People aren't persecuted for their religion. They are persecuted because their religion (or ethnicity or social status or etc.) is different from the majority of those around them. Group-think and ignorance will attack what it doesn't understand or can't control in whatever form it takes.

      One could argue that, historically, atheism is the most persecuted belief system still in practice. It would explain the relatively small proportion of the population that atheism makes up, as well as why that small proportion is spread throughout the world with no great central region to call home.

      • by Anonymous Coward on Sunday January 22, 2012 @03:34PM (#38783537)

        Atheism isn't a belief system, but the rejection or lack of one.

        "Atheism is a belief system" is a definition born of an American cultural background. Since theism is the majority position (86%), the distinction between strong disbelief in make-believe beings Vs. mere indifference in same, is given exaggerated importance.

      • Re:This is terrible (Score:5, Informative)

        by walshy007 (906710) on Sunday January 22, 2012 @03:41PM (#38783593)

        It would explain the relatively small proportion of the population that atheism makes up, as well as why that small proportion is spread throughout the world with no great central region to call home.

        I'd say australia is doing fairly well with the atheist business, the census five years ago indicated that approx 30% of australians don't believe in god. And of those that are religious australia has among the lowest church attendance rates in the world, even the believers rate it fairly low on their priorities placing family, work, leisure time and even politics ahead of it.

  • by roman_mir (125474) on Sunday January 22, 2012 @02:40PM (#38782999) Homepage Journal

    31-year-old Alexander Aan faces a maximum prison sentence of five years for posting âoeGod does not existâ on Facebook. The civil servant was attacked and beaten by an angry mob of dozens who entered his government office at the Dharmasraya Development Planning Board on Wednesday. The Indonesian man was taken into protective police custody Friday since he was afraid of further physical assault.

    The posting was made on a Facebook Page titled Ateis Minang (Minang Atheist), which Aan created. At the time of writing, it had over 1,700 Likes. Aanâ(TM)s posting has been removed, but supporters on the Page are urging police to release him.

    I wonder if they were trying to make a believer out of him or just needed to re-assure themselves that they are right and he is wrong. Theirs must be a merciful god, a god of great compassion.

    Atheism is a violation of Indonesian law under the founding principles of the country. Indonesia, the worldâ(TM)s most populous Muslim nation, recognises the right to practice six religions in total: Islam, Protestant, Catholic, Hindu, Buddhism and Confucianism. Atheism is, however, illegal. According to Indonesian criminal law, anyone who tries to stop others believing in a faith could face up to five years in jail for blasphemy.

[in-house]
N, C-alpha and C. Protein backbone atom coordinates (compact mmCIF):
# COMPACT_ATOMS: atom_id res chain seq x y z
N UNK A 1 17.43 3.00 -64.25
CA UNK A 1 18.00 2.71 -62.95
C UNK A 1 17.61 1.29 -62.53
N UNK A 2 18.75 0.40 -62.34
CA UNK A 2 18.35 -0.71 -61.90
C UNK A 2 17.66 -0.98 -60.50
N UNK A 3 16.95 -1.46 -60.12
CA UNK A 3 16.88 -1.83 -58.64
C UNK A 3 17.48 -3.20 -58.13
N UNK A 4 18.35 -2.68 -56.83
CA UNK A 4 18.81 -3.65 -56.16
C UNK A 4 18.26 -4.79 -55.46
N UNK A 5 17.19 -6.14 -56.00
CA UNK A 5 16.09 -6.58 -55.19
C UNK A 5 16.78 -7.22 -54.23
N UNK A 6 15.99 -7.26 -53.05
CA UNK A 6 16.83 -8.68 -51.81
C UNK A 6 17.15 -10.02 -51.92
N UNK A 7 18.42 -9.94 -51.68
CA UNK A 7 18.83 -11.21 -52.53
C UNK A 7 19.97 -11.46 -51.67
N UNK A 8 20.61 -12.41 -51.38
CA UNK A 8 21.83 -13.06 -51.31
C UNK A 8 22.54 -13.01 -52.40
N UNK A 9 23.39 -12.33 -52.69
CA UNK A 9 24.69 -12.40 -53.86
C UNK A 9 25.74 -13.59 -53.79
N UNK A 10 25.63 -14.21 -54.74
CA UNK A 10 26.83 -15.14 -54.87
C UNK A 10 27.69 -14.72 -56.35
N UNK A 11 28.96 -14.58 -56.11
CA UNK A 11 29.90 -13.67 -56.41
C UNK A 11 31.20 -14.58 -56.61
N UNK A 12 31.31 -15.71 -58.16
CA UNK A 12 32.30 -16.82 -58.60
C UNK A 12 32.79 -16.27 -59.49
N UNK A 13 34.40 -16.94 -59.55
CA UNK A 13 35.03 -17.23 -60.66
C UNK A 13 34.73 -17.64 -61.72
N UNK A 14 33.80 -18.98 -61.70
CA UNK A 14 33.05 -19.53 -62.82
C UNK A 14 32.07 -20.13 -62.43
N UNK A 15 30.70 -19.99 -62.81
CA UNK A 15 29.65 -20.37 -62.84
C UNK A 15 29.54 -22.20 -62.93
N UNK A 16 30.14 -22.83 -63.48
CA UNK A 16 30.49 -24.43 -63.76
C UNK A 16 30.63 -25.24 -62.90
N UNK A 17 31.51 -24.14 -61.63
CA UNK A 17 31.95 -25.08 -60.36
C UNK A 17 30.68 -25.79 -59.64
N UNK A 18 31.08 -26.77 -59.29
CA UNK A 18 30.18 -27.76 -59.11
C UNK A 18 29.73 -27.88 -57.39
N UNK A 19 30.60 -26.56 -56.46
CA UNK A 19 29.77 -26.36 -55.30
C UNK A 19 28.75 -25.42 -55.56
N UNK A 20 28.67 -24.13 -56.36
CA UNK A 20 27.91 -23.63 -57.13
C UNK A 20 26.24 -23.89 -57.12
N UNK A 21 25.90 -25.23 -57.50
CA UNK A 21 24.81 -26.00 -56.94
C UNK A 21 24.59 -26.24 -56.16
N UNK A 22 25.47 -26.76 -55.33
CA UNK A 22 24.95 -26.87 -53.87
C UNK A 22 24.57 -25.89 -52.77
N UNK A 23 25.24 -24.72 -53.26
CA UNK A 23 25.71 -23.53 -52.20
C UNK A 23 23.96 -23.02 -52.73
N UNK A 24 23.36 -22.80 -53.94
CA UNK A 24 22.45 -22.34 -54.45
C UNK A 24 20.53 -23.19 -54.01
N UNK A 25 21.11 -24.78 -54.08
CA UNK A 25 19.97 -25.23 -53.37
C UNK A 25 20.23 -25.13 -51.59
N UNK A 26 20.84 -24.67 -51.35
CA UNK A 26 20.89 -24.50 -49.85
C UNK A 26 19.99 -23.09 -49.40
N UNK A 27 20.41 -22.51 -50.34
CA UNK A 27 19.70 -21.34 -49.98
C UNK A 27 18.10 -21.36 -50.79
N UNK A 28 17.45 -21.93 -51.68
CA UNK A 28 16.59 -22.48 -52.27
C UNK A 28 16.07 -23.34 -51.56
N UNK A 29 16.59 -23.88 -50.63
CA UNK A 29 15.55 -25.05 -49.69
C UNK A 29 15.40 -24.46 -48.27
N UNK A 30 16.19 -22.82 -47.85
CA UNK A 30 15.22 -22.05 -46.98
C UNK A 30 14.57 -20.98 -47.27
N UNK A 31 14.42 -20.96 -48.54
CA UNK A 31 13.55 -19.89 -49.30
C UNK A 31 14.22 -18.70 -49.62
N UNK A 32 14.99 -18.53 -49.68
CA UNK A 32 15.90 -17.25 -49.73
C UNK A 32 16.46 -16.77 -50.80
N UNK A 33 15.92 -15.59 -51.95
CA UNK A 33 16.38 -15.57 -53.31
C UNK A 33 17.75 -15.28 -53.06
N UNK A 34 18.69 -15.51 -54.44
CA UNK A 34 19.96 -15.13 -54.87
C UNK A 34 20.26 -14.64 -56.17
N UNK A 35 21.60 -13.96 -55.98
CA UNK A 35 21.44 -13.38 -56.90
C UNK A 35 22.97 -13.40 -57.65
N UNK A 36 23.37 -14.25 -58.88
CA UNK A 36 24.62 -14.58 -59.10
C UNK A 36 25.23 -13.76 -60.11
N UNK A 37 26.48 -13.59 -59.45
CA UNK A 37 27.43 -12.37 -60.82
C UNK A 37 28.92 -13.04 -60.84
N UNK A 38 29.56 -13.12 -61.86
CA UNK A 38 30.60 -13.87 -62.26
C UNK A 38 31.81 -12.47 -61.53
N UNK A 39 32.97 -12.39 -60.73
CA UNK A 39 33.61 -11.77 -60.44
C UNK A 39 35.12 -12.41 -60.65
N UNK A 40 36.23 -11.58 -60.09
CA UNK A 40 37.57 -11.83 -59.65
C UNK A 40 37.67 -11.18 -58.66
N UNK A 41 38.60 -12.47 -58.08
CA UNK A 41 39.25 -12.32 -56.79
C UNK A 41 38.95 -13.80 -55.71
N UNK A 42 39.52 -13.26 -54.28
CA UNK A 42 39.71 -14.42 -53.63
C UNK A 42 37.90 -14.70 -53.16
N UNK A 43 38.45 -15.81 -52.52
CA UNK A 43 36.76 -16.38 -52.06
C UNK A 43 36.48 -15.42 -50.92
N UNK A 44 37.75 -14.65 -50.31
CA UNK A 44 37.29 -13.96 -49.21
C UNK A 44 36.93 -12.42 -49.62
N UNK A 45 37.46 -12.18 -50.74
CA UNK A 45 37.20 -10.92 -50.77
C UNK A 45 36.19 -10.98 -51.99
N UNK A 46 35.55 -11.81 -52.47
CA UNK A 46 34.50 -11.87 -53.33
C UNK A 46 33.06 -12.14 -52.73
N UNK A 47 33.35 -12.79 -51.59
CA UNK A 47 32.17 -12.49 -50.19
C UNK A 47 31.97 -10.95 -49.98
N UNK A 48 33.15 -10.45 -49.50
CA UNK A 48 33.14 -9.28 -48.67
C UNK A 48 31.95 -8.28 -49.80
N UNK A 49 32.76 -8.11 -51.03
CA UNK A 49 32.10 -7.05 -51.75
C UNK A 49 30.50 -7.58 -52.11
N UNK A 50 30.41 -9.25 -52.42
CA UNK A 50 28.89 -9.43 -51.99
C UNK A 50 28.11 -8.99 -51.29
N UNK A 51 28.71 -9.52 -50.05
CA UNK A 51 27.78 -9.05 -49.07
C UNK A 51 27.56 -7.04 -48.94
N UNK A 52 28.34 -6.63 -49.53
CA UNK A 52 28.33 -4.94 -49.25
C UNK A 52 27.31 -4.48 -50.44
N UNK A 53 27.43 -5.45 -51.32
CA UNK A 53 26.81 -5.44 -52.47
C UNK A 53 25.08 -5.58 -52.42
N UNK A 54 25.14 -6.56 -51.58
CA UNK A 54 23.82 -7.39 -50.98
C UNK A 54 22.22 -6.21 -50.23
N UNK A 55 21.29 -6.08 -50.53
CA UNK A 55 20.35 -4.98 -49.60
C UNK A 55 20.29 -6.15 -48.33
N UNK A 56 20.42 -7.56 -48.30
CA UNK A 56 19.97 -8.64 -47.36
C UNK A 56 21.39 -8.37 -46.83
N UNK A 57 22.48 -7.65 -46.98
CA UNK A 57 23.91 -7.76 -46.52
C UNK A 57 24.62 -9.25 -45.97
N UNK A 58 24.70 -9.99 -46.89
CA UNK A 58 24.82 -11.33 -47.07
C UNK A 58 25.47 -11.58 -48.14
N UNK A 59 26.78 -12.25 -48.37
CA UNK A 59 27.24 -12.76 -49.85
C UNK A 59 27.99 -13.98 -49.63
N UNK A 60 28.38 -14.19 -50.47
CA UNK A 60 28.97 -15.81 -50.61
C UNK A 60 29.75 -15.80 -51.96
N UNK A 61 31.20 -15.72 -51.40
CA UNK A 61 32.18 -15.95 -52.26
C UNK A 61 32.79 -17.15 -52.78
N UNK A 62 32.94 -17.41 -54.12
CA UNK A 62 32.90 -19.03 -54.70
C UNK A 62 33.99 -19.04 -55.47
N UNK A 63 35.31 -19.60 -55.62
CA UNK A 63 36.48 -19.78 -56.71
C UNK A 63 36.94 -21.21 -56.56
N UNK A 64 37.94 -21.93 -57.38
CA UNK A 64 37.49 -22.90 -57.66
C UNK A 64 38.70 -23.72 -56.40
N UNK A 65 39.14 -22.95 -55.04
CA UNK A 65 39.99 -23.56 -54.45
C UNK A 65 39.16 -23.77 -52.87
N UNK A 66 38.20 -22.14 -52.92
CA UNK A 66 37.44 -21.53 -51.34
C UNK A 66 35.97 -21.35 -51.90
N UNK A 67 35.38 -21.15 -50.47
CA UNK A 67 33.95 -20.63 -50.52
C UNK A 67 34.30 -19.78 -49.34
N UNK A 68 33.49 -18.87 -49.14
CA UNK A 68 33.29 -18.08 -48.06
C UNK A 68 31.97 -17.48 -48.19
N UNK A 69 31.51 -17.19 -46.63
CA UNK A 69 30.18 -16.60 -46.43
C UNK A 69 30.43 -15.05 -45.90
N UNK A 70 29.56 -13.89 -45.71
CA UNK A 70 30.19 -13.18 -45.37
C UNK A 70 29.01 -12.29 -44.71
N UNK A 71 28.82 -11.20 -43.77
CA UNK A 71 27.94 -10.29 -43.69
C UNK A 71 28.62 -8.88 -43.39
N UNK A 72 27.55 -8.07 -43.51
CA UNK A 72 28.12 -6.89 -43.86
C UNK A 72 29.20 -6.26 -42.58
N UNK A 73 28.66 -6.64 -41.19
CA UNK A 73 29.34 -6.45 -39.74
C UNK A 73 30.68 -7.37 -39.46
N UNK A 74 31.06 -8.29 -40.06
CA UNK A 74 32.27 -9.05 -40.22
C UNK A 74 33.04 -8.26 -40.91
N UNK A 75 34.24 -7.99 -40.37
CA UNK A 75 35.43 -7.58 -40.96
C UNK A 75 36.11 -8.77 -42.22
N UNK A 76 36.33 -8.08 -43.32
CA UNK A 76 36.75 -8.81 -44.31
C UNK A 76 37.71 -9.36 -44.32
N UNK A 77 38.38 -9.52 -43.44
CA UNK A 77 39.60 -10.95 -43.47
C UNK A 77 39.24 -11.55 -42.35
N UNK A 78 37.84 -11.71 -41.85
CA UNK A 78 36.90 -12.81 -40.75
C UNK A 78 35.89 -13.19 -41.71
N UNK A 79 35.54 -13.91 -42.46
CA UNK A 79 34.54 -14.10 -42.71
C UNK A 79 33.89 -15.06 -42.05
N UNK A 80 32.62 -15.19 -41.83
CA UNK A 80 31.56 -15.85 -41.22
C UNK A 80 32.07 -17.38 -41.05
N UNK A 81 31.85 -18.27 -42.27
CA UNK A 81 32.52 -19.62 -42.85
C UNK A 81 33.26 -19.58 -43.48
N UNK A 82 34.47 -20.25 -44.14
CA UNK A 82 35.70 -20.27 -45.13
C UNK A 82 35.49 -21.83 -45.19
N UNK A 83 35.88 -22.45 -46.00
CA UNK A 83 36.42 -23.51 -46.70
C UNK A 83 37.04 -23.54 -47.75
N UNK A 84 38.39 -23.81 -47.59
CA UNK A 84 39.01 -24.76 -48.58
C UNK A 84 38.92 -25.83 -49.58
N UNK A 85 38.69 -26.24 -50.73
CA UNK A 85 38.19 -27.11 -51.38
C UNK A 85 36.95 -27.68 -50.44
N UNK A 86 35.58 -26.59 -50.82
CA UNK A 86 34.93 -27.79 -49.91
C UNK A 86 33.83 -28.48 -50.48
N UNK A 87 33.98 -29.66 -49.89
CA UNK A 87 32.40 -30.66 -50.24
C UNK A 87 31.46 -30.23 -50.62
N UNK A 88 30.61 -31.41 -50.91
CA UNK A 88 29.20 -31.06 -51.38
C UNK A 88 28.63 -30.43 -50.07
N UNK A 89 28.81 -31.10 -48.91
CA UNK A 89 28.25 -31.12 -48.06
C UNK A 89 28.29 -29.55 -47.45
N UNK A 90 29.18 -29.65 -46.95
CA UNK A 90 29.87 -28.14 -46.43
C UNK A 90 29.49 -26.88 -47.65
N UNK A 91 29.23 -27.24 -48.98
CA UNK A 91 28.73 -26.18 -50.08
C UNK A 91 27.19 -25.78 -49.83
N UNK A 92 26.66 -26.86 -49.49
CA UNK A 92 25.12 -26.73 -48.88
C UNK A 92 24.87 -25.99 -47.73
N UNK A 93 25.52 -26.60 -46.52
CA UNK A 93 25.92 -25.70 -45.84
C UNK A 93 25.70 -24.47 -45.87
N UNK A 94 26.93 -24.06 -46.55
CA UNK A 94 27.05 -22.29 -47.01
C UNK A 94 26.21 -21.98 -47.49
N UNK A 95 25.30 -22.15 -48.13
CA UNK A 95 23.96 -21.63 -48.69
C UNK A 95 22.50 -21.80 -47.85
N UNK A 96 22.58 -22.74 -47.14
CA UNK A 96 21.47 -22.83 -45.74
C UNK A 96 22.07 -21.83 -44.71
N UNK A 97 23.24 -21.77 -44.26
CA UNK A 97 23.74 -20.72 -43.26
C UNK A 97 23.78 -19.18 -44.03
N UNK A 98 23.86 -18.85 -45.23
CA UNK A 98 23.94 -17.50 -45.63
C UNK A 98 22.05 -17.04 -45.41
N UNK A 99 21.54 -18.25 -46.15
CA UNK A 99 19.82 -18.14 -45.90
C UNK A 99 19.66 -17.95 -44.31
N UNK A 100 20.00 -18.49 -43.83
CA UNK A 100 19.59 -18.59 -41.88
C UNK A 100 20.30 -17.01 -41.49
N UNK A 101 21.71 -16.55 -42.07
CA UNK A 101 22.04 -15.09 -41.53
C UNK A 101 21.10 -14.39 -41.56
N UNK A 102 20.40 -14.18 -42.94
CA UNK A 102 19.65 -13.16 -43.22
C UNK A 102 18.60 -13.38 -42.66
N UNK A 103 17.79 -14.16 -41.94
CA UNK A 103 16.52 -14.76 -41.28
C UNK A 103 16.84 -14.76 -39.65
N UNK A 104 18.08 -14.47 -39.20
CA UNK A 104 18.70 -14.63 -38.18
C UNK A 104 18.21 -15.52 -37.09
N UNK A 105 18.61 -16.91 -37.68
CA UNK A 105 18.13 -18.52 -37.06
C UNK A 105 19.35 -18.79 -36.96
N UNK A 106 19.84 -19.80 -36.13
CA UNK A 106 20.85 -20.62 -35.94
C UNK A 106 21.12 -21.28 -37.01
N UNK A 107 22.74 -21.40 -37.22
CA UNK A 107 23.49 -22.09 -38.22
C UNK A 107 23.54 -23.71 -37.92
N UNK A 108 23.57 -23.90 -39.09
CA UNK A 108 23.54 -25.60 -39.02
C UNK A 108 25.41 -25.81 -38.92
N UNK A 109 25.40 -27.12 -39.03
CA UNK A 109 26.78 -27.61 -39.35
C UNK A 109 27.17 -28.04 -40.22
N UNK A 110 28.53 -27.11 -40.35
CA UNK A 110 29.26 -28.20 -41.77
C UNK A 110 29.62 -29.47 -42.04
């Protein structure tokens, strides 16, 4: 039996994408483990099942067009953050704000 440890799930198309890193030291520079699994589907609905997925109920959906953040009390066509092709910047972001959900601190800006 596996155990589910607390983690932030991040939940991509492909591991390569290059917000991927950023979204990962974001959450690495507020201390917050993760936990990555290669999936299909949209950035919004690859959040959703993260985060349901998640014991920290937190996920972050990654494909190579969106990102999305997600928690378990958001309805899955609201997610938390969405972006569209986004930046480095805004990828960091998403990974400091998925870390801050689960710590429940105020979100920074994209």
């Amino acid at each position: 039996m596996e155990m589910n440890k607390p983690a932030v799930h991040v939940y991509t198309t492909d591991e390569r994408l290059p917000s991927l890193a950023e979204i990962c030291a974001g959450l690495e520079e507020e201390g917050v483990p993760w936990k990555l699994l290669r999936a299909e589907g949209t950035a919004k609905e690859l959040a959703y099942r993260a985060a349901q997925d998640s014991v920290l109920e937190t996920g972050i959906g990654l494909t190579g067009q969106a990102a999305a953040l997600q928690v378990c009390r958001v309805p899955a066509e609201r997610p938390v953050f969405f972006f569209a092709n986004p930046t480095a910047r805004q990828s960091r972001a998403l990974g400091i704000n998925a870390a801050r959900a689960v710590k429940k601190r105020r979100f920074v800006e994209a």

- further proving that governments are inherently evil. [slashdot.org]

    • by vlm (69642) on Sunday January 22, 2012 @02:46PM (#38783053)

      Indonesia ... recognises the right to practice six religions ... Buddhism ... Atheism is, however, illegal.

      Isn't this kind of contradictory?

      • Re: (Score:3, Insightful)

        by roman_mir (125474)

        When was the last time that religious followers needed a self-consistent, non-contradictory, logical message?

        Besides, Buddhism does teach bizarre things about rebirth and such, and as an atheist I don't understand how that makes any sense at all.

    • I fail to follow the leap in logic you made. Gov't is nothing more than 'garbage in, garbage out'. It's the people that made the laws, and it's the religion that people believe in that is dictating what laws are created.

      I see this as just more evidence that institutionalized religion is the evil here.

    • Re: (Score:3, Interesting)

      by SlippyToad (240532)

      I am not sure how religious bigotry proves your thesis that government is inherently illegal.

      Howeer, as I often say to people who hate government (usually for no coherent reason), you are welcome to try the alternative. It's called feudalism, and it will develop wherever nobody is in charge.

      Ignoring this is retarded, and it is what stupid fucking people without a real education do.

      • by roman_mir (125474)

        Maybe you should follow the links in the comment (there are further links), but the point is not to abolish government, the point is to set the law above government in a way that it could not be circumvented.

        The law above the government is Constitution (in USA at least), and it is completely abandoned. Suggesting that the choices are: what you have in USA and feudalism is stupid. How about: what you have in USA now and what you should have in USA - government that follows the law that is set above it exactl

  • "The devil made me do it!"
  • by G3ckoG33k (647276) on Sunday January 22, 2012 @02:41PM (#38783013)

    Yet another 3rd world reaction to the eternal pornographic issue - my deity is larger than yours.

    • by RyanFenton (230700) on Sunday January 22, 2012 @02:51PM (#38783105)

      Yet another 3rd world reaction to the eternal pornographic issue - my deity is larger than yours.

      Reminds me of one of my favorite Carl Sagan quotes:

      How is it that hardly any major religion has looked at science and concluded, 'This is better than we thought! The Universe is much bigger than our prophets said, grander, more subtle, more elegant'? Instead they say, 'No, no, no! My god is a little god, and I want him to stay that way.' A religion, old or new, that stressed the magnificence of the Universe as revealed by modern science might be able to draw forth reserves of reverence and awe hardly tapped by the conventional faiths.